St Mungo,¬†Glasgow’s patron saint at Tron Steeple.

This evening, I am posting information on Glasgow’s patron saint, St Mungo or St Kentigern.

St Mungo was part of a wave of early Christian missionaries who were active in Scotland during the 6th century AD. Although St Mungo was born in Scotland many of his contemporaries came from Ireland. This was the time of the Celtic Church which was dominant in Scotland until being eclipsed by the Roman Catholic Church after the Synod of Whitby in the late 7th century, AD.

St Mungo as patron saint of art and music at Kelvingrove Art Gallery & Museum, Glasgow

The summary information on St Mungo provided below is obtained from a source written 600 years after Mungo’s death and may be interlaced with myth.

  • St Mungo was born around AD 518 at Culross in Fife, eastern Scotland which is about thirty-two miles N.E. of Glasgow.
  • Mungo and his mother were inducted into the Christian religion at Culross.
  • During his boyhood Mungo is credited with two quasi miracles: bringing a dead robin back to life and re-kindling a dead fire.
  • Around AD 550 Mungo was ordained and embarked on a missionary career. Upon death of a local dignitary he arranged for the body to be placed in a cart pulled by two wild bulls. The cart came to rest at an abandoned but earlier Christian site which is now occupied by Glasgow Cathedral.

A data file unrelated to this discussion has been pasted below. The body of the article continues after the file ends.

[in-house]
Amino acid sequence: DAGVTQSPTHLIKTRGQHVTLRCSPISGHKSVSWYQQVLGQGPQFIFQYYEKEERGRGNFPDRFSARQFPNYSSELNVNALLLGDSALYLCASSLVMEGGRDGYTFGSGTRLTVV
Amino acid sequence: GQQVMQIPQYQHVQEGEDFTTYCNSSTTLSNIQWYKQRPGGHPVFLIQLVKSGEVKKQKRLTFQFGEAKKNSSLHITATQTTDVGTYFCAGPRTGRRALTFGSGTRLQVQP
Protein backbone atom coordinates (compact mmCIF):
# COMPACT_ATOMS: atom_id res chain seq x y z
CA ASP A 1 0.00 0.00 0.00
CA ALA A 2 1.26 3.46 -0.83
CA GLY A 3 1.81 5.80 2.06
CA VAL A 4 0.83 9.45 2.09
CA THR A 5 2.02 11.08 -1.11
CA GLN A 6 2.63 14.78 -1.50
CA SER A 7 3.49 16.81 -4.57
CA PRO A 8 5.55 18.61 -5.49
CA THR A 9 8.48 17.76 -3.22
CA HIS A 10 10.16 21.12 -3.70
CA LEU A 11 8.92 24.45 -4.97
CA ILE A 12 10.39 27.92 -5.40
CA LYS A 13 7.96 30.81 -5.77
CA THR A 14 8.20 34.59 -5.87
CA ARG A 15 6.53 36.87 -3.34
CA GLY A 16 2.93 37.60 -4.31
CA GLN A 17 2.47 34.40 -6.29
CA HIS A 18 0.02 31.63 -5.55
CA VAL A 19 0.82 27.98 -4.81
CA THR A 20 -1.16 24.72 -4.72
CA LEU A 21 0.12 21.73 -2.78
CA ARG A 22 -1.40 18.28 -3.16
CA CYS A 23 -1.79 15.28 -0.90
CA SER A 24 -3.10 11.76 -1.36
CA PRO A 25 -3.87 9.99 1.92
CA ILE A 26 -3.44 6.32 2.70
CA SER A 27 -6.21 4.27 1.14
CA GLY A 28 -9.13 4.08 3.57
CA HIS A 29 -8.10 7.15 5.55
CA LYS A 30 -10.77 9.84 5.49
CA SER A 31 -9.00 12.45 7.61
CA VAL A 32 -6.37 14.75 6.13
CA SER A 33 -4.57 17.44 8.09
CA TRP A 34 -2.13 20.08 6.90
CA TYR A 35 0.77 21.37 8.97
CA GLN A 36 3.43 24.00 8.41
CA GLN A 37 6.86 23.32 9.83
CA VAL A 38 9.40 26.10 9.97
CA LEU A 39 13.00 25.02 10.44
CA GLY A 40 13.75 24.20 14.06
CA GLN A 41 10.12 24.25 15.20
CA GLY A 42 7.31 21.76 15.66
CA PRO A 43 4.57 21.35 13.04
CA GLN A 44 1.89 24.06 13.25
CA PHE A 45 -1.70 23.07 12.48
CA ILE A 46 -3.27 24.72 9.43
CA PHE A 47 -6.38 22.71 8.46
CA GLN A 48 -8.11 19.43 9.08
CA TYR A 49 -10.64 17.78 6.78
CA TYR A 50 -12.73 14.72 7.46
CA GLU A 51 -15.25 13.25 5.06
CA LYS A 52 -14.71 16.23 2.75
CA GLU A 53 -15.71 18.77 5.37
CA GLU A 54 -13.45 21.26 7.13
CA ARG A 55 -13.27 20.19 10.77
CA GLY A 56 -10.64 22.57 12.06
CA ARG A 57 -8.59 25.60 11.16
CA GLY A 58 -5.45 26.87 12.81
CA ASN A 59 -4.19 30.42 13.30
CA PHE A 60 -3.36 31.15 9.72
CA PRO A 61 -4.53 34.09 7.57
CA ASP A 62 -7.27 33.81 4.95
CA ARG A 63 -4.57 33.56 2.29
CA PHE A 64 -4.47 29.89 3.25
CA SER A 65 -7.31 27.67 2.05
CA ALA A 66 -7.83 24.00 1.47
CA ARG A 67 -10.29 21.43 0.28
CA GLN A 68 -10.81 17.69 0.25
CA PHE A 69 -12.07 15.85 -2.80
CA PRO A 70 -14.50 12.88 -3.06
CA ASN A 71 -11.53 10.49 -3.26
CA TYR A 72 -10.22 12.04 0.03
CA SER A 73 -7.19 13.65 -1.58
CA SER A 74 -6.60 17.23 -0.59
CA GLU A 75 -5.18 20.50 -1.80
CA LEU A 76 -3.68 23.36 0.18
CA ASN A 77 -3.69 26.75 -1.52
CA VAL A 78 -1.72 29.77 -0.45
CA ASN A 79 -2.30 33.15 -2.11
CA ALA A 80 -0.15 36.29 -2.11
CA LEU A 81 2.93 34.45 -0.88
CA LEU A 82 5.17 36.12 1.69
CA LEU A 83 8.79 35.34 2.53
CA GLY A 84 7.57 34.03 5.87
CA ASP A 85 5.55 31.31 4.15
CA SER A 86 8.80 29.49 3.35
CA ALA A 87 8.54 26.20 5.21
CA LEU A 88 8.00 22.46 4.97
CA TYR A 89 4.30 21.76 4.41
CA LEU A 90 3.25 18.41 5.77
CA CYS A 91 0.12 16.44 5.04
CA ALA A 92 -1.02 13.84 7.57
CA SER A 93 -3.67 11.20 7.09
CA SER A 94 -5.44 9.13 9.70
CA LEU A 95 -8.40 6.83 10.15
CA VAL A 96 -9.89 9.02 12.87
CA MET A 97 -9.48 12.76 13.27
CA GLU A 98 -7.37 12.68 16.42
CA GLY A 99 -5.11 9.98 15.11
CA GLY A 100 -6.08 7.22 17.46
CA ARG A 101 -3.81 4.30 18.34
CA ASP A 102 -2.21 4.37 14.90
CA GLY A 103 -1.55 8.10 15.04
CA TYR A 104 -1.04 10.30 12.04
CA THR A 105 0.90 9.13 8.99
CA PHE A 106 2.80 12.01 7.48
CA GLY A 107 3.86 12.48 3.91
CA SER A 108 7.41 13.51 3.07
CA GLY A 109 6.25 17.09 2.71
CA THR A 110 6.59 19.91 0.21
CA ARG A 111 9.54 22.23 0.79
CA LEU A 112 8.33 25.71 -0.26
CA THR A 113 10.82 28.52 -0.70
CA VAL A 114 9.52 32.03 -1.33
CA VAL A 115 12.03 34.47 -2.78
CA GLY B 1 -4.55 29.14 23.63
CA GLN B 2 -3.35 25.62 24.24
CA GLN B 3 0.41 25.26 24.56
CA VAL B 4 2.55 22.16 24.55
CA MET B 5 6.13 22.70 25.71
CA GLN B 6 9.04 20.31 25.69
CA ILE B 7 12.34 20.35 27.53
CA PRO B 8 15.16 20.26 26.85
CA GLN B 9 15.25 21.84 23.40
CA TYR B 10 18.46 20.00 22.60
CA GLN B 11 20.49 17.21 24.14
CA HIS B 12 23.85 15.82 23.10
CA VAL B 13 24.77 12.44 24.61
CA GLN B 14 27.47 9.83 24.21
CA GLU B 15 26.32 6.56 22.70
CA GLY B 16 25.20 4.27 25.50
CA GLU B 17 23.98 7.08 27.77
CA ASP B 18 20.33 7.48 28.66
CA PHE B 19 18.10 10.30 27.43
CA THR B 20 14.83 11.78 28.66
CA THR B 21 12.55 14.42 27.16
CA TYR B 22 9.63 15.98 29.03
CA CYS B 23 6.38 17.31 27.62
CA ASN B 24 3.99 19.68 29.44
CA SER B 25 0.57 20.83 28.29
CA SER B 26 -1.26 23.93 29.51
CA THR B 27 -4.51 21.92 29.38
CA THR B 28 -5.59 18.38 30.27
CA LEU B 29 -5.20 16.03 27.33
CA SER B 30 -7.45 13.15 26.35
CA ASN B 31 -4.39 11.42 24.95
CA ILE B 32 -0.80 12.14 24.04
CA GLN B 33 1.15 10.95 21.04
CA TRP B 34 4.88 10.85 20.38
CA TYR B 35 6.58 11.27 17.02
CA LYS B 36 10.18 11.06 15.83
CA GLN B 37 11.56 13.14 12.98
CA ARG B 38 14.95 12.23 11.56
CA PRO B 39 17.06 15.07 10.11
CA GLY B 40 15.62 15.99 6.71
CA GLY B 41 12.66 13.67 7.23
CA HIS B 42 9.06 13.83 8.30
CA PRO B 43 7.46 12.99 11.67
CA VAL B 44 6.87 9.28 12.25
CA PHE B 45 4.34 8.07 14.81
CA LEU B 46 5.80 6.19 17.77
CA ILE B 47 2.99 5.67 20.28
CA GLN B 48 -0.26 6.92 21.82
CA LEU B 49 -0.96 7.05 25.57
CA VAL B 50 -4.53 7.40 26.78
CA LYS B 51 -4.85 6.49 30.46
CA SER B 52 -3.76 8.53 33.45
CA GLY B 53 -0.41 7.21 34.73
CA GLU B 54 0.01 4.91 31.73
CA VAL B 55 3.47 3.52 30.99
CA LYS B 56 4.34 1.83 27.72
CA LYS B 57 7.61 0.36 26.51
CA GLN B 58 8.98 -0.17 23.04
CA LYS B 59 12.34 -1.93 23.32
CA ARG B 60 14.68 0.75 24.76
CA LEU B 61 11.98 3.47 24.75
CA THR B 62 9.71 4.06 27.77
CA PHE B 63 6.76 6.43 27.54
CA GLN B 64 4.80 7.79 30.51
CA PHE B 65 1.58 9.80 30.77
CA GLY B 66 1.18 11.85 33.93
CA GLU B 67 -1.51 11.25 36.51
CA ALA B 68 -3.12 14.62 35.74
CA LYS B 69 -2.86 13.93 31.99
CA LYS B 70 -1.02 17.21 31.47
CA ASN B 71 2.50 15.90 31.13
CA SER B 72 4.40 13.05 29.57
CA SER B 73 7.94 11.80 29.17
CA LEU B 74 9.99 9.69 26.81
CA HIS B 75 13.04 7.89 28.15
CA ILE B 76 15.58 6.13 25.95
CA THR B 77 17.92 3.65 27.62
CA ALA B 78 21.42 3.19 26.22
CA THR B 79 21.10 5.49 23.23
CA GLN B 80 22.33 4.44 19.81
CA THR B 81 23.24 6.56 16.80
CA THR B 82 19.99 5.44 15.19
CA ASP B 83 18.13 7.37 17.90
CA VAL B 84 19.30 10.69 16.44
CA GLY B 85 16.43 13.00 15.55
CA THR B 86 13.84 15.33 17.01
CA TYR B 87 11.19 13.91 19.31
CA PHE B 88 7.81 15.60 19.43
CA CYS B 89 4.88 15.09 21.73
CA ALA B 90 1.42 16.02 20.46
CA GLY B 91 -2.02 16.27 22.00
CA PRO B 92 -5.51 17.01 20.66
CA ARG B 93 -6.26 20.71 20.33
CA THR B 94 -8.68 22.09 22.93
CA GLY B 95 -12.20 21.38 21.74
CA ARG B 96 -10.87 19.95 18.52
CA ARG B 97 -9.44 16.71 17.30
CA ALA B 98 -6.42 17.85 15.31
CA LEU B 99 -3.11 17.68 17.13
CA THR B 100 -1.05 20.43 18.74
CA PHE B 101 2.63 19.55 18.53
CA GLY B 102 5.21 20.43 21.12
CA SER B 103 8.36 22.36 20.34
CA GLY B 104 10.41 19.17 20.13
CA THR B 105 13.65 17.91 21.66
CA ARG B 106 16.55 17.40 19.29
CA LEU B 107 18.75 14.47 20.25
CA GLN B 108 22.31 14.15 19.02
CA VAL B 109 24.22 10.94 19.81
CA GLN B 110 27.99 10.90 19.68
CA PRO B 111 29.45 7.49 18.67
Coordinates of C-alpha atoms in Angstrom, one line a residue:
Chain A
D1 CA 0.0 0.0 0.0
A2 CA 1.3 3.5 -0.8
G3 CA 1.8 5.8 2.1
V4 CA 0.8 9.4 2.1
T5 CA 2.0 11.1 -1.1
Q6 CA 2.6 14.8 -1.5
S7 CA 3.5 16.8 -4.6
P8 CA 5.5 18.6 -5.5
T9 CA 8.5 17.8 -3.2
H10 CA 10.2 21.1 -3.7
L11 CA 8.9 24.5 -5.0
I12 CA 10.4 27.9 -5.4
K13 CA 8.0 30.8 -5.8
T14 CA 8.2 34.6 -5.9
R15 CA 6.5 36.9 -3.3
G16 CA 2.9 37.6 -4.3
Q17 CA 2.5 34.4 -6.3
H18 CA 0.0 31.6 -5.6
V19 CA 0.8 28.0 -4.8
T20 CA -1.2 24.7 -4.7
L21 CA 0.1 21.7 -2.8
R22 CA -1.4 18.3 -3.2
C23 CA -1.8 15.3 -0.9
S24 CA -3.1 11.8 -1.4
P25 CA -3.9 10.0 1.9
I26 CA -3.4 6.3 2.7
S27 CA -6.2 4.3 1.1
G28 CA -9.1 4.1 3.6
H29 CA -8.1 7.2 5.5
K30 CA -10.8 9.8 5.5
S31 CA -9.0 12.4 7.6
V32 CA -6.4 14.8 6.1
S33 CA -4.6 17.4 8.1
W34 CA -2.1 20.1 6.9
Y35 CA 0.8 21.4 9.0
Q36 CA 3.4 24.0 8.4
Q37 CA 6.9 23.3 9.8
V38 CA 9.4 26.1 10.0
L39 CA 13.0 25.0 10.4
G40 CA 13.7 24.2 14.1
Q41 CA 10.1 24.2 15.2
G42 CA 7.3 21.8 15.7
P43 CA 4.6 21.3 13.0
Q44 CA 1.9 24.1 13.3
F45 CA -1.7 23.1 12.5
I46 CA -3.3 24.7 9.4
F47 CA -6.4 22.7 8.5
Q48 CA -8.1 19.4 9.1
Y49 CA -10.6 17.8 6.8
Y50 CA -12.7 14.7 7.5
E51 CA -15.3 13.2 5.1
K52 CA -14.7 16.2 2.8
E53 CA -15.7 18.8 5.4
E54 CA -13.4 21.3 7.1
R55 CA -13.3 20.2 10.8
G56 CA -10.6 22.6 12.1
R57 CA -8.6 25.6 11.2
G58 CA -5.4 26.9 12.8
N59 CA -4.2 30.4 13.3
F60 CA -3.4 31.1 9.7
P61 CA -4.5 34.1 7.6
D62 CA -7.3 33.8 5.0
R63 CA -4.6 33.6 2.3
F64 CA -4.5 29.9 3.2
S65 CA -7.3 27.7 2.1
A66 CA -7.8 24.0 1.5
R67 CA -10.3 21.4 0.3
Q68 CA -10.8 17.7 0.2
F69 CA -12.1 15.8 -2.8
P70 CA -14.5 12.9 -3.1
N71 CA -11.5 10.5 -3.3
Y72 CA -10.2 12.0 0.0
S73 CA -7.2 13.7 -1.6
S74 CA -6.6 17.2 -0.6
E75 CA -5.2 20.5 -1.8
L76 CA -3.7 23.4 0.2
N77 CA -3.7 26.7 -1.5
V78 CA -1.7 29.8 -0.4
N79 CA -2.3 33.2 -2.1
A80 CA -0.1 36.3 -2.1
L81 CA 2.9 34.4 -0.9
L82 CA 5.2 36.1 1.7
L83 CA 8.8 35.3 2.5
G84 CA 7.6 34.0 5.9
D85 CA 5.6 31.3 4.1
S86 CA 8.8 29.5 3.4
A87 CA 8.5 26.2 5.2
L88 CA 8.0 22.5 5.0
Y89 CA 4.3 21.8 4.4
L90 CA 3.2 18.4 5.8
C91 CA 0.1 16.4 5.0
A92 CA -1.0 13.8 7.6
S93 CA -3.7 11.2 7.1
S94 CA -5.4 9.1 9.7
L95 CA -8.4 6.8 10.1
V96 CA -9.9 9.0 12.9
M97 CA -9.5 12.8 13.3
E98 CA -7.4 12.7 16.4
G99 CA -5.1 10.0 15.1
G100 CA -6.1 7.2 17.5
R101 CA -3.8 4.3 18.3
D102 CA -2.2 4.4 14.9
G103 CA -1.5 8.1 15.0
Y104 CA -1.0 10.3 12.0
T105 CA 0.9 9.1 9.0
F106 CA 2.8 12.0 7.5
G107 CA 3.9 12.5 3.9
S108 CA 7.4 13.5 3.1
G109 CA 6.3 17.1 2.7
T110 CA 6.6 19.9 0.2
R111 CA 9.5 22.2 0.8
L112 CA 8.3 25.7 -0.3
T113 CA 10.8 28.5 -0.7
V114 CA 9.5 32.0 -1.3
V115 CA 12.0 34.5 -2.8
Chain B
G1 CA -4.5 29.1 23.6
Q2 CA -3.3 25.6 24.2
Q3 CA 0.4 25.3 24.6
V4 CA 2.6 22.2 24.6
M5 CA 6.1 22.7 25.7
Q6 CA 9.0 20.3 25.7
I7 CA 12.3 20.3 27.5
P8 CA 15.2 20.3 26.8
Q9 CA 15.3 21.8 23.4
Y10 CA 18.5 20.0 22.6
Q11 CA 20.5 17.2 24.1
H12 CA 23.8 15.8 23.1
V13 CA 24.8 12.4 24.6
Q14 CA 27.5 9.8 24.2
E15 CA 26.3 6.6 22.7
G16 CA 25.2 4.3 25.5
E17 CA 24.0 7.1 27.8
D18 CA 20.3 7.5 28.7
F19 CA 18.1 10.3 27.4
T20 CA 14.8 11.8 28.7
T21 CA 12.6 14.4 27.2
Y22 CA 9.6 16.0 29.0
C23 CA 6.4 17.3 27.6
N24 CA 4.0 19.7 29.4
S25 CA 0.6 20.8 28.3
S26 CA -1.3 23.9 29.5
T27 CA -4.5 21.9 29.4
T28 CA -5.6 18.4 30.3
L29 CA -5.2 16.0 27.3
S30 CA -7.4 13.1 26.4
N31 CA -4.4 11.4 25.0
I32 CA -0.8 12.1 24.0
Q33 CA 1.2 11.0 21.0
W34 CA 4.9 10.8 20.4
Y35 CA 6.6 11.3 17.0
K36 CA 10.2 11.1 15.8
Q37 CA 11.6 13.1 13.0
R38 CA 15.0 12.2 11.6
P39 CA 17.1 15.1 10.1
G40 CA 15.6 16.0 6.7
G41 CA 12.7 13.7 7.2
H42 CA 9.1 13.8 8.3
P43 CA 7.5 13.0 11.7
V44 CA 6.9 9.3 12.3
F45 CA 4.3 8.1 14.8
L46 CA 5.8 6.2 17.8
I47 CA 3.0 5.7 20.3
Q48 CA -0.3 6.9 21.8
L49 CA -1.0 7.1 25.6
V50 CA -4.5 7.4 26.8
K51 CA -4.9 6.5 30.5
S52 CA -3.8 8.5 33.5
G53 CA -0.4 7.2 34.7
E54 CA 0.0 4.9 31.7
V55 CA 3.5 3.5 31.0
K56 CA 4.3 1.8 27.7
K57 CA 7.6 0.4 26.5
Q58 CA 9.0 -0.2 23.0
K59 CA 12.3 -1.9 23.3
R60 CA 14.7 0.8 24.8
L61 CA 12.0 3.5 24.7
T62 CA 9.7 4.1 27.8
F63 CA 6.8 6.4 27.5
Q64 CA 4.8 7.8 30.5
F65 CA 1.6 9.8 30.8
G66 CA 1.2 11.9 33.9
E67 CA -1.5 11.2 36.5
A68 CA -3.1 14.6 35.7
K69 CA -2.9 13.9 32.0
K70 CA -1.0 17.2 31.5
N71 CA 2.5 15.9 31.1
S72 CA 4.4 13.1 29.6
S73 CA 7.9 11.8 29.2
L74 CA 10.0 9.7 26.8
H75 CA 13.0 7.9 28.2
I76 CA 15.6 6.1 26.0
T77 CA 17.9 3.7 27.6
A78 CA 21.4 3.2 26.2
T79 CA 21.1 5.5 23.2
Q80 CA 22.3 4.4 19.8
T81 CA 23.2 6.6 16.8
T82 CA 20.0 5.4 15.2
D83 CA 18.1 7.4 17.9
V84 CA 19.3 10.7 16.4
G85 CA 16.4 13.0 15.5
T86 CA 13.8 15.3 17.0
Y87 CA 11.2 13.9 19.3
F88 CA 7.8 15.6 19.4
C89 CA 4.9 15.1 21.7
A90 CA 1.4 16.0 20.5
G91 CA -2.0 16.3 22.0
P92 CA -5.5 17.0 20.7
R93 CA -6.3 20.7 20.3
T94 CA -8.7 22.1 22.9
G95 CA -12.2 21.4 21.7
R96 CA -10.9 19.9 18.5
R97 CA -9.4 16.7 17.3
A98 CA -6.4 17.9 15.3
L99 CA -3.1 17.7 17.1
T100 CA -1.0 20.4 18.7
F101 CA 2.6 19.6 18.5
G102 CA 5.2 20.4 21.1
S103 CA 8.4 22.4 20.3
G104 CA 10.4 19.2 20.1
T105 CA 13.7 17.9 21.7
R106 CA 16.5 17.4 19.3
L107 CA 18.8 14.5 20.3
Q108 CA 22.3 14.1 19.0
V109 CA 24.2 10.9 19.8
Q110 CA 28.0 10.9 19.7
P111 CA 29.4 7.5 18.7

• Mungo was ordained Bishop around AD 543 at age about 25 years.He lived a penitential life as a monk in the region of what is now Glasgow and close to the River Clyde.
  • Because of friction with local pagans Mungo went to Wales for about twenty years where he founded churches and a monastery.
  • About AD 573 Mungo was brought back to Glasgow following a Christian battle victory led by the King of Strathclyde, Rydderch whose power base was at Dumbarton, near Glasgow.
  • After spending eight years¬†proselytising in the Galloway region of southern Scotland Mungo returned to his former base in Glasgow.
  • At this time a story evolved concerning King Rydderch the essence of which is that the King’s wife gave her ring to a knight of the court. However, Rydderch spotted the ring and became suspicious. At night he removed the ring from the knight’s finger and threw it in the river. and later asked for his wife to produce the said ring but, of course, she could not. Mungo became involved and instructed a monk to fish in a certain spot where the ring had entered the water.The monk caught a salmon and upon cutting it open the ring was found inside the fish and returned it to the Queen thereby re-establishing domestic harmony.
  • Later in life Mungo visited Pope Gregory in Rome and was handed the gift of a bell which was used to summon the populace to prayer.
  • Mungo died about age 83 years in AD 603 and was buried as a site now occupied by the lower church of Glasgow Cathedral.

Note that the statue in image at top of post shows Mungo with symbols of robin, fish and bell.

Frieze above Glasgow’s Gallery of Modern Art illustrating extracts from Mungo’s life.

Sculpture of St Mungo in Ingram Street, Glasgow.

Glasgow Cathedral, Scotland

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